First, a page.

A third place must be within walking distance from home, a place where one feels valued as more than a faceless consumer, where socializing, loitering and lingering are recognized as social assets, not commercial liabilities, where conversation and camaraderie prevail, where status and pretension have no place and where the hot political issues and the latest football scores gain equal attention.A third place, as Ray Oldenberg defines it, may be a tavern or coffee house, a beauty parlor or general store, a diner or soda fountain. All these places where neighbors gather are essential to democratic society.
Roberta Brandes Gratz, New York Times Book Review
Instead we have today well planned and orchestrated "town hall" meetings that are fracturing as the disenfranchised--who want exactly the same thing as the most powerful lobbies in Washington DC--speak up out of turn, heckle, and yell, and generally create a disturbance. Ray Oldenberg, author of The Great Good Place: Cafes, Coffee Shops, Community Centers, Beauty Parlors, General Stores, Bars, Hangouts and How they Get You Through the Day (1989), might suggest that the eruption of these protests stems from the same trends that gave us the mortgage crisis. Oldenberg's target is magadevelopment projects "promoted erroneously as community revitalizers" (Gratz). One thinks of Applebee's, billed as "your neighborhood bar and grill," and often planned as an integral piece of suburban development projects that "stifle democratic socializing and foster instead separation, isolation and alienation" (Gratz).
I have not read Oldenberg's book, but my memory of this book review has been stirred at least once every year in the past twenty years. Two weeks ago I found my old and tattered copy of "The Saloons of a Free People," New York Times Book Review (24 December 1989), 2. After writing about the taverns of graduate school and discussions of The Journal of John Woolman in a graduate seminar (see "The Greek Chorus"), I unpacked, sorted, and threw away almost the entire contents of an old file of miscellany left over from a rushed packing of things that seemed important at the time during a previous move. In that file were some notes from my reading of Woolman right next to this book review. I found the juxtaposition serendipitous.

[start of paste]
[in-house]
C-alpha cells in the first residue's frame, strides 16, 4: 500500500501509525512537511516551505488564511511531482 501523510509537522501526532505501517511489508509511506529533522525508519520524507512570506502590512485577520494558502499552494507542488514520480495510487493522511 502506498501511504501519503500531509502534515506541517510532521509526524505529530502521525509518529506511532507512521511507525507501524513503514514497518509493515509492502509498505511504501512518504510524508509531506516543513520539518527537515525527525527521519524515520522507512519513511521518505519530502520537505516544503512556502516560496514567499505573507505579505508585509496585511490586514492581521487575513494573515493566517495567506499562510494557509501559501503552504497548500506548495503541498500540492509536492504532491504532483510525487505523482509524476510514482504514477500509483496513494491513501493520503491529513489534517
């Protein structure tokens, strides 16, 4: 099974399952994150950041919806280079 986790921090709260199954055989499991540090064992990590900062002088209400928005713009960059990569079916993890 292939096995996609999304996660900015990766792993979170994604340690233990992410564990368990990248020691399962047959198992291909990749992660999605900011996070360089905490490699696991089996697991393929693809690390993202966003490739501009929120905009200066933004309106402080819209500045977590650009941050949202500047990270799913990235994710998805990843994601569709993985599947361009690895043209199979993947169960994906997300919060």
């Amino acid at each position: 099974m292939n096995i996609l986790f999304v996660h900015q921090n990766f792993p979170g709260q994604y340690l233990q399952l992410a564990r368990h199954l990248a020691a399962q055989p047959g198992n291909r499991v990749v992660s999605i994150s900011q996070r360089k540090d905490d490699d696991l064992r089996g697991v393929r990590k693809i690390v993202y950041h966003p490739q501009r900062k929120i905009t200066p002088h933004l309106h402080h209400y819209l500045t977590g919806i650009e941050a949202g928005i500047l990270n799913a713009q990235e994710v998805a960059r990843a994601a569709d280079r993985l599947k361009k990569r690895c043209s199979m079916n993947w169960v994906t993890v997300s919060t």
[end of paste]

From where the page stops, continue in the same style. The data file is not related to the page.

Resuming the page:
The day I read that review remains clear in my mind. My siblings and I had gathered with our children and parents for the Christmas holiday at a time-share condo lent to my mother by one of her co-workers. The condo was on an island in south Puget Sound. We had been told to bring apples because the deer would eat them out of our hands. My youngest brother was able to get one deer to take the apple out of his mouth. I had to leave the gathering for a few hours on Christmas Eve to return my children to their mother in Seattle. On the return trip, I took the Bremerton Ferry back to the west side of the Sound. I recall feeling a sense of tranquility that night as the ferry pulled away from Seattle--tranquility was rare enough in the wake of my divorce to be memorable. On Christmas morning I enjoyed a quiet walk on the beach.
Perhaps this book review caught my eye because the coffee houses and taverns of graduate school were a little slice of paradise. They were not places of tranquility, but conflict. The conflict was much cherished and cemented me to my peers. We lived to argue politics and aesthetics, philosophy and current events. We watched the horrors of the San Francisco earthquake that fall on the television in The Cavern; there we argued about President Bush's invasion of Panama to depose Manuel Noriega, speculating about the significance of Bush's old CIA connections; and we continued our debates from the class where we read William Bradford's Of Plymouth Plantation, selections from Cotton Mather's Magnalia, John Woolman's and Benjamin Franklin's autobiographies, the Declaration of Independence, and other seventeenth and eighteenth century texts.